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City looks to replace electric car charge stations

Fort St. John council voted Monday to spend up to $12,000 to replace two dead charging stations for electric vehicles.
Ernie Freeman of Earth Friendly Solutions gives an electric car demonstration at a charging station outside Fort St. John city hall in September 2016.

Fort St. John council voted Monday to spend up to $12,000 to replace two dead charging stations for electric vehicles.

Council voted to take part in the Charge North program, with the remaining 50% of the costs to come from a grant application to the Northern Development Initiative Trust.

"This is part of walking the walk when we say we are B.C.'s energy capital," said Mayor Lori Ackerman.

The city has had three charging stations for public use for the last five years: one each at the Pomeroy Sport Centre and public works shop, both of which are no longer working, while the third at city hall is also at the end of its service life.

The stations saw little use in their first four years, but saw a significant increase last summer, said city manager Dianne Hunter.

"Oftentimes when you’d come to city hall, you’d see a car parked at the charge station," Hunter said. "If it fails there will be no public, city-owned charge station in town."

The Charge North program is co-funding the installation of 47 Level 2 charging stations as part of a push to build a wider network across northern and central B.C.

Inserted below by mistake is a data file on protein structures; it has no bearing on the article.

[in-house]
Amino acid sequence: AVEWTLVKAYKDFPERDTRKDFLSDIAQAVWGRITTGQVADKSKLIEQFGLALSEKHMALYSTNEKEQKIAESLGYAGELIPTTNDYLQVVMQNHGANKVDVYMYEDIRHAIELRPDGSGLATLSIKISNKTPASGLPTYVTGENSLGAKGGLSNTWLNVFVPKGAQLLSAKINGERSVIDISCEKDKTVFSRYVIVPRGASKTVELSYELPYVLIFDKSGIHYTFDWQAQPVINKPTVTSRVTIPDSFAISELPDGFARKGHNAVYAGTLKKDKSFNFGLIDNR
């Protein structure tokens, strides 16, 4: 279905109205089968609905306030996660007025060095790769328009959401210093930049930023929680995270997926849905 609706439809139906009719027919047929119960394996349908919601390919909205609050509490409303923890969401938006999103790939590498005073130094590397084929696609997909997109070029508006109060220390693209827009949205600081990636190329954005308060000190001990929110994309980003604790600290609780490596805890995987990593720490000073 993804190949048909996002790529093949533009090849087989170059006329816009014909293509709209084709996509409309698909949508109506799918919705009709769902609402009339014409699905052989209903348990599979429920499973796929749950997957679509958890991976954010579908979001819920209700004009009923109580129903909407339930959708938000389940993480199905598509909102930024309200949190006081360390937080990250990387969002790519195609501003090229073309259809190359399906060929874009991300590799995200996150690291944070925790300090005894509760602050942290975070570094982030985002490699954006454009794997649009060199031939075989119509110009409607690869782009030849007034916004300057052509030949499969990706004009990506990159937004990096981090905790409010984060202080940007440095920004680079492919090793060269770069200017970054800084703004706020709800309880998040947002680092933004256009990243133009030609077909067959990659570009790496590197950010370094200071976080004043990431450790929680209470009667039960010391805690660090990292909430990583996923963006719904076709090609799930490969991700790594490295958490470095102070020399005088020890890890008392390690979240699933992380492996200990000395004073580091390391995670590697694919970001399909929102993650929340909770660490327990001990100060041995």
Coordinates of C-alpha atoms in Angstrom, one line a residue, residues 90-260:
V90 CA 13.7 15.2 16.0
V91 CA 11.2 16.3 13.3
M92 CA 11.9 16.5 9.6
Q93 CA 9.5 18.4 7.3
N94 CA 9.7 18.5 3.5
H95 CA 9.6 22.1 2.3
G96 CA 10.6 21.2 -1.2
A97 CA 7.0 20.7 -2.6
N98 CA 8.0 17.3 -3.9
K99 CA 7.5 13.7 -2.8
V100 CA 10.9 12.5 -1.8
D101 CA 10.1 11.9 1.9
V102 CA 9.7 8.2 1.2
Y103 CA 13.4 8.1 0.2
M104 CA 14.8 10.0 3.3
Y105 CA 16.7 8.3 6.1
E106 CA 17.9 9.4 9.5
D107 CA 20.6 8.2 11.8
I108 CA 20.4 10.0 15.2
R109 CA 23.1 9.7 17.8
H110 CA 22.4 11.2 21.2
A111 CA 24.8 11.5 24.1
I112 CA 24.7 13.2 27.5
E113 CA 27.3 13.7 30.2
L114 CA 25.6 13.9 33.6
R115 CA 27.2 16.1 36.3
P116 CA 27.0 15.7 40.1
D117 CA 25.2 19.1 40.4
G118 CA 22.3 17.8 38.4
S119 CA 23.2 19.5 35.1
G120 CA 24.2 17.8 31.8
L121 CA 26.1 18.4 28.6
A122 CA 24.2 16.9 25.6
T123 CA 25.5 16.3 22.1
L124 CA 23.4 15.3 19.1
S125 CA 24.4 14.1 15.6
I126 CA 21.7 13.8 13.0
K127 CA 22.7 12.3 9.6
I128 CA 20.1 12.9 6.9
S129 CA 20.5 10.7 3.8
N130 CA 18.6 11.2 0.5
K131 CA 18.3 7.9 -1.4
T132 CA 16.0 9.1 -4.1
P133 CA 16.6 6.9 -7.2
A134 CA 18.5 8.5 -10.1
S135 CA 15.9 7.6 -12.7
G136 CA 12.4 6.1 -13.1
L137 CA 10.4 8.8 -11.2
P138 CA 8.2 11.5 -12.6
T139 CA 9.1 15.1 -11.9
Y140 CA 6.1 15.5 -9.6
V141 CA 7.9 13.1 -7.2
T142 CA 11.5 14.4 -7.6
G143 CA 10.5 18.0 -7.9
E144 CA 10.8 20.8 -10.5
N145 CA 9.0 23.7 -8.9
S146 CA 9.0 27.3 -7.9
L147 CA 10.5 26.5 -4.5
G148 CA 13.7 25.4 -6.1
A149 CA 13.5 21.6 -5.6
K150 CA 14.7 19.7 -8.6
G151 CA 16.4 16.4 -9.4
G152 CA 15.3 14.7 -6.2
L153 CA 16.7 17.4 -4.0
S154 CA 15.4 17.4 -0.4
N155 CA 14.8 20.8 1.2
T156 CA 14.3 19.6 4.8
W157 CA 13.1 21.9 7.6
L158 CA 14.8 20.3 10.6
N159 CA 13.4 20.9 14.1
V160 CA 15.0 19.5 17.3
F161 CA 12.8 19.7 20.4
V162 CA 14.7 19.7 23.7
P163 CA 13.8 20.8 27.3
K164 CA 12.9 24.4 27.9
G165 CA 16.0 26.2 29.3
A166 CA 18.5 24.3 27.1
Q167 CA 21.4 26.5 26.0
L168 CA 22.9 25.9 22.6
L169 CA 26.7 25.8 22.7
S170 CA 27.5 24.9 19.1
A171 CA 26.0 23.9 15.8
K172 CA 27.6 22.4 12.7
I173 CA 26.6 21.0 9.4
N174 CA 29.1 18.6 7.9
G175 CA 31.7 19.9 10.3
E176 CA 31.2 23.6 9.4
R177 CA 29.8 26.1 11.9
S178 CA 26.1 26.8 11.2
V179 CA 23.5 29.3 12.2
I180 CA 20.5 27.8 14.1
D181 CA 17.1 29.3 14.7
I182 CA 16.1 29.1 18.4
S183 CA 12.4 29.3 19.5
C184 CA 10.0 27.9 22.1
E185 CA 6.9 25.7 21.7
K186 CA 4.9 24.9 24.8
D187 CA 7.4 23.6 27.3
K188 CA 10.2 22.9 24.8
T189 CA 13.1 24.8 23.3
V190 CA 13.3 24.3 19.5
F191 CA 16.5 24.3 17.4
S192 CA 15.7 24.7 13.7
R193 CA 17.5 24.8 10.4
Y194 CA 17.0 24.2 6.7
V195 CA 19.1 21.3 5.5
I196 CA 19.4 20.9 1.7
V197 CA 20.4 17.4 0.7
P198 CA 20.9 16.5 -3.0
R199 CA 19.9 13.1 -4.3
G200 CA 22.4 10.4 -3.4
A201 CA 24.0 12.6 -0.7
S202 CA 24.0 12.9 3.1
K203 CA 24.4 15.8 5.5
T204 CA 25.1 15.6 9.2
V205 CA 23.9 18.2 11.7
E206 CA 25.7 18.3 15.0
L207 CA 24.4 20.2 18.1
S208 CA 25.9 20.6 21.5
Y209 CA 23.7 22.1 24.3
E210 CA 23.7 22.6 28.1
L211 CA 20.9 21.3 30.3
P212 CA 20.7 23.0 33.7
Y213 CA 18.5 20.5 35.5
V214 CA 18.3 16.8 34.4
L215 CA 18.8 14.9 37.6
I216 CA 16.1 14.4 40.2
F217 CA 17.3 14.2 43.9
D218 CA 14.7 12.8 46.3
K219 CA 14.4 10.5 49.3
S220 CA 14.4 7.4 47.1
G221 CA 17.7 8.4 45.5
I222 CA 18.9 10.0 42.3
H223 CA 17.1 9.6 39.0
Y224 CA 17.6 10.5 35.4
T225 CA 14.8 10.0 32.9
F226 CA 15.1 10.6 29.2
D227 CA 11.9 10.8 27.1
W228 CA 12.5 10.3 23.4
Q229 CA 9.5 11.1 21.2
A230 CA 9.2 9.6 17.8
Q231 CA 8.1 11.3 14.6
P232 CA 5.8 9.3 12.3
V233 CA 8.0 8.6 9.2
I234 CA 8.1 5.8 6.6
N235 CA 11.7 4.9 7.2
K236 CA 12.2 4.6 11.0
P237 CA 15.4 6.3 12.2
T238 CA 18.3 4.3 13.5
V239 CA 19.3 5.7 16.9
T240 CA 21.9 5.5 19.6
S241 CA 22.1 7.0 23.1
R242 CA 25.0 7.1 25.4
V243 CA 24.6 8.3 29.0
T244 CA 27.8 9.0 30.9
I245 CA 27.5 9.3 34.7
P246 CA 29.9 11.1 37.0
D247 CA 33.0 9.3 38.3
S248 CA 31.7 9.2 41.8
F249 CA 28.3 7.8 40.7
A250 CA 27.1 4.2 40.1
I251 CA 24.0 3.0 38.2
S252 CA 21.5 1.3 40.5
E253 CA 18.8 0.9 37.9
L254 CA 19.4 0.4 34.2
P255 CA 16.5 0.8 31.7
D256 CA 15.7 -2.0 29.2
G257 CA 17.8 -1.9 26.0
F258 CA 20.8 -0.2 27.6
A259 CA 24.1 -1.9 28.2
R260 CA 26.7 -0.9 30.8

A station takes four to six hours to charge a vehicle, and under the program, municipalities have to pay for half the cost of each, or $6,000.

Moira Green, the city's general manager for community services, told council there are only two major users of the stations in town, and that their replacement would connect the city to the beginnings of a provincial network.

That left at least one councillor incredulous. "So these here are for two people in town who use them?" said Coun. Trevor Bolin.

Green said they could be used by anyone with an electric vehicle, and could help promote tourism.

"One of the main challenges for someone owning an electric vehicle is their ability to make long-distance trips," said Green, noting one local motorist who needs a full day to drive to Prince George.

"Because there are no high-speed charging stations, he ends up having to spend a lot of time stopped so that he can recharge his vehicle so he can continue on his trip."

The city would be responsible for the cost of maintenance and repair of the stations, and the electricity bill.

Ackerman said the city could take the next year to determine those costs and find a way for residents to contribute to the electricity being used.

Charge North is also working with BC Hydro and the Ministry of Transportation to install seven Level 3 stations on Highway 16 and 97N, at a cost of $100,000 each. Those stations take 30 minutes to charge a vehicle.

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